As many of you may have read or may know, I am working my way towards becoming a master canner and preserver of all-things-delicious-at-their-peak so I can eat them when the world is cold, harsh and wintery. I’ve not yet mastered this, however. I think I’ve got most aspects of the preserving down; it’s the rate of consumption that I haven’t fully grasped.
Case in point: My dear mother brought me a delicious Edible Arrangement when I was sick from my Wretched Trip to India. One of the gigantic ones, with canteloupe balls, pineapple flowers, and chocolate covered strawberries, all arranged in skewered perfection. Since it is physically impossible (though I really tried!) to eat all of that fruit before it went bad, I put much of it in the blender and turned it into fruit leather with my fancy dehydrator. Perfect for those long winter days when there’s nothing but mushy tomatoes, imported apples, and out-of-season oranges in the produce section right? Or… how about, you know, the perfect snack for the next day… when… you really want massive amounts of fruit leather? Oops. My husband is continuously amazed by the different ways that I can consume inordinate amounts of fruits and vegetables at a time.
Bag of baby carrots in one sitting? No problem. Several ears of corn for dinner? Sure. But 23 pounds of pickles? Attempting to consume this in one sitting might give me pause.
My latest preservation endeavor all began last Christmas. My wonderful in-laws gifted us a massive pickling crock from my favorite store on earth (Lehman’s!). It’s beautiful, and heavy, and terracotta. And it holds many, many, *many* pickles.
My friends, please join me in a photo extravaganza of our adventure pickling 23 pounds of farm-fresh cucumbers.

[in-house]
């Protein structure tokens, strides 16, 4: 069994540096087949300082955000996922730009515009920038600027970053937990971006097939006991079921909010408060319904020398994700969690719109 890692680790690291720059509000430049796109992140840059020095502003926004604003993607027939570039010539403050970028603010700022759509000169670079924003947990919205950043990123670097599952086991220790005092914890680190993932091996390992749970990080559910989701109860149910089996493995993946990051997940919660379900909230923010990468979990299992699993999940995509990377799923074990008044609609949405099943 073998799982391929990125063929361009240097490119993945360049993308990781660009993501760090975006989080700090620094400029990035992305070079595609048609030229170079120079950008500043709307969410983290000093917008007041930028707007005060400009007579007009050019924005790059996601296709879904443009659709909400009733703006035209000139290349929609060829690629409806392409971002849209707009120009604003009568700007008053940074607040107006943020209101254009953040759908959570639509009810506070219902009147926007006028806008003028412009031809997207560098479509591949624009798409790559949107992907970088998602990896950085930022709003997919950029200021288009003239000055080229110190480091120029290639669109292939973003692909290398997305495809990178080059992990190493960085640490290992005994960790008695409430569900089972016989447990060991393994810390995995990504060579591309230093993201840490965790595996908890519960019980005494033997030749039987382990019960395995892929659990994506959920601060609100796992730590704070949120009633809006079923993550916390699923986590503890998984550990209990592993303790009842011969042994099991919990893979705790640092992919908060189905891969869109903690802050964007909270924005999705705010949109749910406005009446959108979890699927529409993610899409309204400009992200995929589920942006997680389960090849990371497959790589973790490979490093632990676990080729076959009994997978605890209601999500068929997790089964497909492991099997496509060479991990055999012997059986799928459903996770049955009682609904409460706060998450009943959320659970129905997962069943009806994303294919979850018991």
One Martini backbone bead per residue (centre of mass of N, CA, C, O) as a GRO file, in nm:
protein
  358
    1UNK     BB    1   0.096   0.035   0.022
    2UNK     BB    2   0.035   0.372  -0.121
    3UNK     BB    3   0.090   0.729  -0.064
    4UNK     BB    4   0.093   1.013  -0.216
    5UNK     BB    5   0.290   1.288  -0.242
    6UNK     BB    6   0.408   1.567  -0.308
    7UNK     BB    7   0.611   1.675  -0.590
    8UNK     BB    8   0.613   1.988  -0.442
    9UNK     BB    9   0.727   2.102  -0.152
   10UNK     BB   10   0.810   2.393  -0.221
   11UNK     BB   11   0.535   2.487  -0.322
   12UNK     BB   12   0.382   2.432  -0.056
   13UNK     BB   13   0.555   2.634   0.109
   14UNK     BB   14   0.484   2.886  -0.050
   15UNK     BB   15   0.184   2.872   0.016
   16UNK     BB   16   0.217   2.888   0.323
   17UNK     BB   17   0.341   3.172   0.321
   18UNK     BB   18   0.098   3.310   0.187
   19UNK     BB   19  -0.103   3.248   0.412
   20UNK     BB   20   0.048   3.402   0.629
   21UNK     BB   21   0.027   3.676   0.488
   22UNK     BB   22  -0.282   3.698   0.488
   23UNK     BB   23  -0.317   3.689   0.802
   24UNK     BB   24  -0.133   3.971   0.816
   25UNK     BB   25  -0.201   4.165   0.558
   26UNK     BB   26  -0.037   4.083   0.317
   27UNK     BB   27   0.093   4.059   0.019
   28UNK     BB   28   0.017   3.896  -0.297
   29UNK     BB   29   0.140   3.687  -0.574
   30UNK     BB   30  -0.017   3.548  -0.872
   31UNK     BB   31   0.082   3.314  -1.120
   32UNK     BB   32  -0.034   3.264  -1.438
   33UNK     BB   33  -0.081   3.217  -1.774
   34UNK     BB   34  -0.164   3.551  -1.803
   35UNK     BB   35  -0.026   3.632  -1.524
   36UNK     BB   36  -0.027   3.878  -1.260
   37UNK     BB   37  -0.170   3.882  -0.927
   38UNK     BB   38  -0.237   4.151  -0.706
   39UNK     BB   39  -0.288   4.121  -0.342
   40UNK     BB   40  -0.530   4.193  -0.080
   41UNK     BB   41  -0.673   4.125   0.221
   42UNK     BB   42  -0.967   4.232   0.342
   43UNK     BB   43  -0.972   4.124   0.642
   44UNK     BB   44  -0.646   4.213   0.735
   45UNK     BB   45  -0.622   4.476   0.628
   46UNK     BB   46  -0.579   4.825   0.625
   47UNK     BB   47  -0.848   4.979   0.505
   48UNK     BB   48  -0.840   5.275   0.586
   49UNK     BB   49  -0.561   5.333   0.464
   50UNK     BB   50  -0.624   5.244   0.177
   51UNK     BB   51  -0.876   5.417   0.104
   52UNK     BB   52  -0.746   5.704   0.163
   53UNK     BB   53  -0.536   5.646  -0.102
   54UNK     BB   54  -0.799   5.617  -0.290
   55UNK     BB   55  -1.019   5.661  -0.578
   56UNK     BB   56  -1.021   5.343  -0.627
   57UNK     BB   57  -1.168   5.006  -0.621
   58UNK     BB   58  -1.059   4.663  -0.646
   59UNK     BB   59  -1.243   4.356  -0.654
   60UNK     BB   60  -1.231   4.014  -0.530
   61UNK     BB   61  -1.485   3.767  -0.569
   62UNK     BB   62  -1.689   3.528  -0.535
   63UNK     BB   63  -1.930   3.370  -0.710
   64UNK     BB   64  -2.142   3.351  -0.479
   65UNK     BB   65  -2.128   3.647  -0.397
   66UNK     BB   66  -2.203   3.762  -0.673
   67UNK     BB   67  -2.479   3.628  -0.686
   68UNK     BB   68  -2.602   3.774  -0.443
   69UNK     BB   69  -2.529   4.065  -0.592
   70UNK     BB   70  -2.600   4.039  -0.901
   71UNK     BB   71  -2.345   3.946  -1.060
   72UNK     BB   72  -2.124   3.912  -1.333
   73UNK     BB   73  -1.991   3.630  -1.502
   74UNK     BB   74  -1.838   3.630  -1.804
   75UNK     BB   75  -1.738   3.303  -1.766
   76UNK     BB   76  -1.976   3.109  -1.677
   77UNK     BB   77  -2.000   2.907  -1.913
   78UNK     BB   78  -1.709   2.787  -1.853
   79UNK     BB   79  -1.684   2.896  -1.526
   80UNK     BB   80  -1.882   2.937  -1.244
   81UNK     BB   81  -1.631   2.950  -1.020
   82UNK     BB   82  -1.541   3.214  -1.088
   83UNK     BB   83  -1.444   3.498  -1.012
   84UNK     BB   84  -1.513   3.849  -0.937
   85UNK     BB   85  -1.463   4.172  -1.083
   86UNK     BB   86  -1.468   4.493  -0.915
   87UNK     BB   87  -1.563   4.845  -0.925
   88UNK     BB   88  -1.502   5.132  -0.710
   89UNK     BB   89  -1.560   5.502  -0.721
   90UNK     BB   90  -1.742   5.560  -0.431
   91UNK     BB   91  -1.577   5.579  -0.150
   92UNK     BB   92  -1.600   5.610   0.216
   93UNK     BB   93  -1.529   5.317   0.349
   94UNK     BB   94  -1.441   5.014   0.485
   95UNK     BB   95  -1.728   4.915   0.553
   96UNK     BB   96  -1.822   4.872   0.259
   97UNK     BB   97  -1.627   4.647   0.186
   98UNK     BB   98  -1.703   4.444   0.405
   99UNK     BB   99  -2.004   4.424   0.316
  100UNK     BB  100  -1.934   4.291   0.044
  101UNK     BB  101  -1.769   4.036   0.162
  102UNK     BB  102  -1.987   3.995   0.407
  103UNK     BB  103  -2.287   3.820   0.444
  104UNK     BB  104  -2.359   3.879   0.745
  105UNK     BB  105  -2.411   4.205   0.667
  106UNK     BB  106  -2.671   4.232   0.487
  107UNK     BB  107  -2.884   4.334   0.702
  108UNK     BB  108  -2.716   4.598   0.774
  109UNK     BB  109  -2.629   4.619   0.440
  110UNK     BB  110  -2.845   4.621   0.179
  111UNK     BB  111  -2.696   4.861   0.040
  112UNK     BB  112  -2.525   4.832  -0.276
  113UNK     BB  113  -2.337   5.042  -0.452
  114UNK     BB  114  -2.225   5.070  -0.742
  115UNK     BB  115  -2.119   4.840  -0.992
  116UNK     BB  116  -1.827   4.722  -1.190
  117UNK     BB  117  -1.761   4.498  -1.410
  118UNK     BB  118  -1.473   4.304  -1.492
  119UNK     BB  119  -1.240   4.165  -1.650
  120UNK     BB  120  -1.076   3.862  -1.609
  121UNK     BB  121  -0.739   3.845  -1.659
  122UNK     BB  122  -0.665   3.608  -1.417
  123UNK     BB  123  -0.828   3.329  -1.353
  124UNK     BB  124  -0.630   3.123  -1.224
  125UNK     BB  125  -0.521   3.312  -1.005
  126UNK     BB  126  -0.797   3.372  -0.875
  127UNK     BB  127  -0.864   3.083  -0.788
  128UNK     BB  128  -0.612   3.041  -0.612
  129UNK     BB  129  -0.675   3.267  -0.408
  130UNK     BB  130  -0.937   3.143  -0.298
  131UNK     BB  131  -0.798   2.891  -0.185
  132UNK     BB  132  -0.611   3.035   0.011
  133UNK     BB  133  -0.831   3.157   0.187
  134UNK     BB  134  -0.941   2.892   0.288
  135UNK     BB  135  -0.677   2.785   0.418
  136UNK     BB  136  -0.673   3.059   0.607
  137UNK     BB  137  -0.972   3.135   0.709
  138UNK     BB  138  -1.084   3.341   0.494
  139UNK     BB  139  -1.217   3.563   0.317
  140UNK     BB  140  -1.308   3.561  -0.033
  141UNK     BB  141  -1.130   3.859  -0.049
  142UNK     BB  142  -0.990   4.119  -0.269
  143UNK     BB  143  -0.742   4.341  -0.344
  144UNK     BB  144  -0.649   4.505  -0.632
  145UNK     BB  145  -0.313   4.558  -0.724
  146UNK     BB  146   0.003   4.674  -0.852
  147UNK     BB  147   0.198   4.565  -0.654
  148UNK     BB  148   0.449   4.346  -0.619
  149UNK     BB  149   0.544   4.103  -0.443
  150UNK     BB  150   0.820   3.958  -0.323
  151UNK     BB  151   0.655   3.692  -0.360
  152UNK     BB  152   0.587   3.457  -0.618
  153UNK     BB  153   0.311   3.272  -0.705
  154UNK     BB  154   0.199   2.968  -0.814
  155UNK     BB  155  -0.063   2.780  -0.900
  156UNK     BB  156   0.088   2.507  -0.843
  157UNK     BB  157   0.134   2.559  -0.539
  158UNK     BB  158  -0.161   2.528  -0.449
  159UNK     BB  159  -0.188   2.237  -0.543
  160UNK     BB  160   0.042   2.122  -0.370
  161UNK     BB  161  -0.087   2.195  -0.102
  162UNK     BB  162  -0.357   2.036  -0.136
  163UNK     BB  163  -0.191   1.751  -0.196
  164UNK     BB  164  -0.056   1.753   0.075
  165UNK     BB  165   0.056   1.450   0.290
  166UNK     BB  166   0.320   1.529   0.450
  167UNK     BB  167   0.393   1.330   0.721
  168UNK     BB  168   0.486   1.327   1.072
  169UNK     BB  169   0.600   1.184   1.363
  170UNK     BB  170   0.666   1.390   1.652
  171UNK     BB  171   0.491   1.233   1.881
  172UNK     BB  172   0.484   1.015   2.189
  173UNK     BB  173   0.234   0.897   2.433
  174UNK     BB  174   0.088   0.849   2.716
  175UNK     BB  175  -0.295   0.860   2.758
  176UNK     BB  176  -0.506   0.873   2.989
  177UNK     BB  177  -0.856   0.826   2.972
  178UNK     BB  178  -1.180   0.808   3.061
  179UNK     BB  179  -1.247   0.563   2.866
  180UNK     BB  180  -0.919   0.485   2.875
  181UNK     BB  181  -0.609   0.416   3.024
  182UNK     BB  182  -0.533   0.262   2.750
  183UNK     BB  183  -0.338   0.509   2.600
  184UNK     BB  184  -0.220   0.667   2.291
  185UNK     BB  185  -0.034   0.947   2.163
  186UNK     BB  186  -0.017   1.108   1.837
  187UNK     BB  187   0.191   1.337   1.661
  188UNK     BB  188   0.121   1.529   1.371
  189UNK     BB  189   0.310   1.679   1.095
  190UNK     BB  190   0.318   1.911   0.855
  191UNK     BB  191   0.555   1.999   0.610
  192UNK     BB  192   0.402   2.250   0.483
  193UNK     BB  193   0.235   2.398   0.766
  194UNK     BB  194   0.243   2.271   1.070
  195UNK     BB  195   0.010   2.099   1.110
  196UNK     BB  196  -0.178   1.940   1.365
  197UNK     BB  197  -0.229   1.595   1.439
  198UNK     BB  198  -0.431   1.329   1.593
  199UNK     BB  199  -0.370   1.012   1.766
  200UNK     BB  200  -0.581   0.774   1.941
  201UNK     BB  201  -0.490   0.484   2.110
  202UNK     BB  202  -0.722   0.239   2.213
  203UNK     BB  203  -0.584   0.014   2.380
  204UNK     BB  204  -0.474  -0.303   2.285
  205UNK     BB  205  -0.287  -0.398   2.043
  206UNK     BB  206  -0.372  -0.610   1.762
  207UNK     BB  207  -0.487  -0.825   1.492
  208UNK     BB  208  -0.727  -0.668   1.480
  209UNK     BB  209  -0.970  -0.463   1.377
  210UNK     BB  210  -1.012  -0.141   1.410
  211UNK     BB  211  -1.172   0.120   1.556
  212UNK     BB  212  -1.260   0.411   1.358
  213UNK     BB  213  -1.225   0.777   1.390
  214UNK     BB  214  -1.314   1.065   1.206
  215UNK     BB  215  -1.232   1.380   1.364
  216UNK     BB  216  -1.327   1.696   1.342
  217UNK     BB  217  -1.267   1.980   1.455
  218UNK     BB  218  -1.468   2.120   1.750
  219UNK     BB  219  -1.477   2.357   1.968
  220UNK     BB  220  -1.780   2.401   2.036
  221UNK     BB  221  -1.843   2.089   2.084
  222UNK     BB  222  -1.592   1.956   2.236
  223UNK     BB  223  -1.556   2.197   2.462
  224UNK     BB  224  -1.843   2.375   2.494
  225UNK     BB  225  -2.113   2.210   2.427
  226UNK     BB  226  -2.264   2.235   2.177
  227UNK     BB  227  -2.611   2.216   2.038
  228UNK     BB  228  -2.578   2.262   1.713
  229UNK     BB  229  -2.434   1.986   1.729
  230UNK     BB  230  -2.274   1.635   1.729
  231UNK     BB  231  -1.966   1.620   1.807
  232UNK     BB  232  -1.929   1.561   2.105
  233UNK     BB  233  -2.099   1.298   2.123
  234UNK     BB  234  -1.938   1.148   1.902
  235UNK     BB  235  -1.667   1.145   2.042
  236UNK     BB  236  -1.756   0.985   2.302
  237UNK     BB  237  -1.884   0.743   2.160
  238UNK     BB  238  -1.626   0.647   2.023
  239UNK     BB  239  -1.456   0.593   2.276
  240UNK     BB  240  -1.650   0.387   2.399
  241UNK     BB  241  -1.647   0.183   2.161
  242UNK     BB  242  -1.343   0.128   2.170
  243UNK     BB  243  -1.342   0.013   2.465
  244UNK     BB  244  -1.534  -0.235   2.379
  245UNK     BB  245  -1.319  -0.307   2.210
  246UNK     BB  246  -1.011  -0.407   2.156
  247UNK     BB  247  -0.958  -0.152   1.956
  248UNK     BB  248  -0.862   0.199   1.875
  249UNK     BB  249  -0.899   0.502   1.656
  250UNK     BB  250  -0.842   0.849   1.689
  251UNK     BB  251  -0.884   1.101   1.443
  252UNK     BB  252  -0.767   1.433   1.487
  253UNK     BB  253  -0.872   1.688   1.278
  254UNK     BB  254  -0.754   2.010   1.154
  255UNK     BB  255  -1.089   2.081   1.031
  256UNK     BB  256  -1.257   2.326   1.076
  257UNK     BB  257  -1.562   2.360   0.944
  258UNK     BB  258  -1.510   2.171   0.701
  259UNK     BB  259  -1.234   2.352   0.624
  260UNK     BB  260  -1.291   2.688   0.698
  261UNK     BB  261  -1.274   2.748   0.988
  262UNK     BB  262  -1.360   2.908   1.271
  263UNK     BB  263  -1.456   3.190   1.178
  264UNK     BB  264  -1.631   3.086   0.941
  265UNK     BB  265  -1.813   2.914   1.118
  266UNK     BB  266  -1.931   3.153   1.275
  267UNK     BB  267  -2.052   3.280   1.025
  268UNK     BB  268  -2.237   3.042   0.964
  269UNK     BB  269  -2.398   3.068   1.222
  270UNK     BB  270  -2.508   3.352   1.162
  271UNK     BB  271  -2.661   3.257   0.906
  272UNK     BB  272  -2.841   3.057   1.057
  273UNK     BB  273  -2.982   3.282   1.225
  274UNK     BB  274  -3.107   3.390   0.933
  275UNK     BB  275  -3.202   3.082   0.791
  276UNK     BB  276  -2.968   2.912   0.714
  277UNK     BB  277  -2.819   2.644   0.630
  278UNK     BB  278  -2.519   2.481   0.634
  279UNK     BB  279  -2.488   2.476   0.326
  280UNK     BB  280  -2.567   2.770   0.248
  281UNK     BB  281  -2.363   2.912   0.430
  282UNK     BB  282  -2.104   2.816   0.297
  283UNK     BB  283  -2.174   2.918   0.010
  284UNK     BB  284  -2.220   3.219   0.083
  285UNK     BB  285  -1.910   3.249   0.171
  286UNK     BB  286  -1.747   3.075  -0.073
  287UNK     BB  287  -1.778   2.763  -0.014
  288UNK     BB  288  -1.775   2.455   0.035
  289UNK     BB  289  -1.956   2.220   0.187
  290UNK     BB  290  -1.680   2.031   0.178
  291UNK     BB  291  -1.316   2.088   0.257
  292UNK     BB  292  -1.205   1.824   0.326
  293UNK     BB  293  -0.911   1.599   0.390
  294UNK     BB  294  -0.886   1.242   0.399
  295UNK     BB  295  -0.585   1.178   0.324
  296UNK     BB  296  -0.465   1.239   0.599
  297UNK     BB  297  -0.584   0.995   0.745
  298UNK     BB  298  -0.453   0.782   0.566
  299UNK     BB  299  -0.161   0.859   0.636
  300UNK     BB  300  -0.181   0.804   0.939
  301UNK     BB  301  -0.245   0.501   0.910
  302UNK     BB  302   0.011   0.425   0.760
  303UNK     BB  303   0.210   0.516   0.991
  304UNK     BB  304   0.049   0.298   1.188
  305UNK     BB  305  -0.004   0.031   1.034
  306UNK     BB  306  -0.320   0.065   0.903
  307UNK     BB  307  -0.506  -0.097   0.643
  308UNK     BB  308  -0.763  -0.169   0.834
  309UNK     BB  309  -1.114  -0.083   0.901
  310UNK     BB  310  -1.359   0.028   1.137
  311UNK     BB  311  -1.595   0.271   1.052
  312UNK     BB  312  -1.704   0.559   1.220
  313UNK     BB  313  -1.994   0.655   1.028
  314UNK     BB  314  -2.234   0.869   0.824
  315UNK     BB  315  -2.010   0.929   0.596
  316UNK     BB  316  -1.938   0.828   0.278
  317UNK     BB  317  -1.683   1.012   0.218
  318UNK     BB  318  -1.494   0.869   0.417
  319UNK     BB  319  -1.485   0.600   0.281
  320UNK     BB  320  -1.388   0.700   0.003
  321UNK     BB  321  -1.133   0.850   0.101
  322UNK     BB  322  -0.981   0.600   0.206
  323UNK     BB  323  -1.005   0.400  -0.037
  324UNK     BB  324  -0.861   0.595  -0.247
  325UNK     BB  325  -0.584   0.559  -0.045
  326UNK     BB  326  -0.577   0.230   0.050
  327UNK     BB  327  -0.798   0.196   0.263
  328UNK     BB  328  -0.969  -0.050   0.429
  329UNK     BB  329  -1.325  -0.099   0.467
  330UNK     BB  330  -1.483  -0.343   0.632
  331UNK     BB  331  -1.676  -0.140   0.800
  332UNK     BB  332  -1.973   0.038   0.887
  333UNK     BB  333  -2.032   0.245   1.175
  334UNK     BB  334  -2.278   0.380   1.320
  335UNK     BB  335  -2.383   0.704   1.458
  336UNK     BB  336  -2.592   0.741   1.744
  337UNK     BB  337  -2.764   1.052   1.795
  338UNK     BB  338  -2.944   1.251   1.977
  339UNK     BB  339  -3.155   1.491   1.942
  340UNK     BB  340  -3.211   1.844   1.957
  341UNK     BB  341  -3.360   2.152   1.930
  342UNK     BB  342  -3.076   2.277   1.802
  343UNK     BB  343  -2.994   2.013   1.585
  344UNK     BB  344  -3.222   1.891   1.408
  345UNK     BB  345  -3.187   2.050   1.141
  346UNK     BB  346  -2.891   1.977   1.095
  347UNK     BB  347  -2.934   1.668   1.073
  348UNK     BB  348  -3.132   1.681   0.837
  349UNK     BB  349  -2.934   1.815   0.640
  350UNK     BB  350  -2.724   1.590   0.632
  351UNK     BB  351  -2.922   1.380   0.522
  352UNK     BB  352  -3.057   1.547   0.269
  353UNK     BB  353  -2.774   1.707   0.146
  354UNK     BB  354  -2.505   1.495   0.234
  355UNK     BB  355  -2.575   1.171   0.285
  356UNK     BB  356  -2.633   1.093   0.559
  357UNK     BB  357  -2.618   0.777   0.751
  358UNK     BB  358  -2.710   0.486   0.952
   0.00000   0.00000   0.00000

Step 1: Obtain Pickles (in other words, buy out local farm stand supply)
Step 2: Gather dill, garlic, and various other pickling spices like mustard seed, nutmeg, cinnamon, etc.
Step 3: Measure out canning salt
Step 4: Combine spices, water, vinegar, and canning salt into the crock
Step 5: Add the pickles-to-be
Step 6: Add stone weights to make sure the pickles don’t peek their heads above the water level, and then cover with ultra-cute crock cover.
Step 7: Wait for 3 weeks, and then…. Pickles!
After this, we canned them – though the enormous half-gallon jars (think: half-gallon of milk-sized) for the enormous pickles were too big for our normal boiling water canner, so we had to use our pressure canner (without the pressure, of course). All in all we have about 9 half-gallon jars to show for our work.
I sent my finished pickles into the world last week and, I must say, it was a little unnerving. The pickling process was lengthy, uncertain, and full of things I knew little about. But the results were overall quite well-received, and I believe that we can now raise the flag of pickle success!Posted by robyn on September 25th, 2008 under cooking, crafts, random
Handmade High Tech
I'm Robyn. Thanks for stopping by! This is my craft blog.
Contact me at robyn [at] dognamedbanjo [dot] com.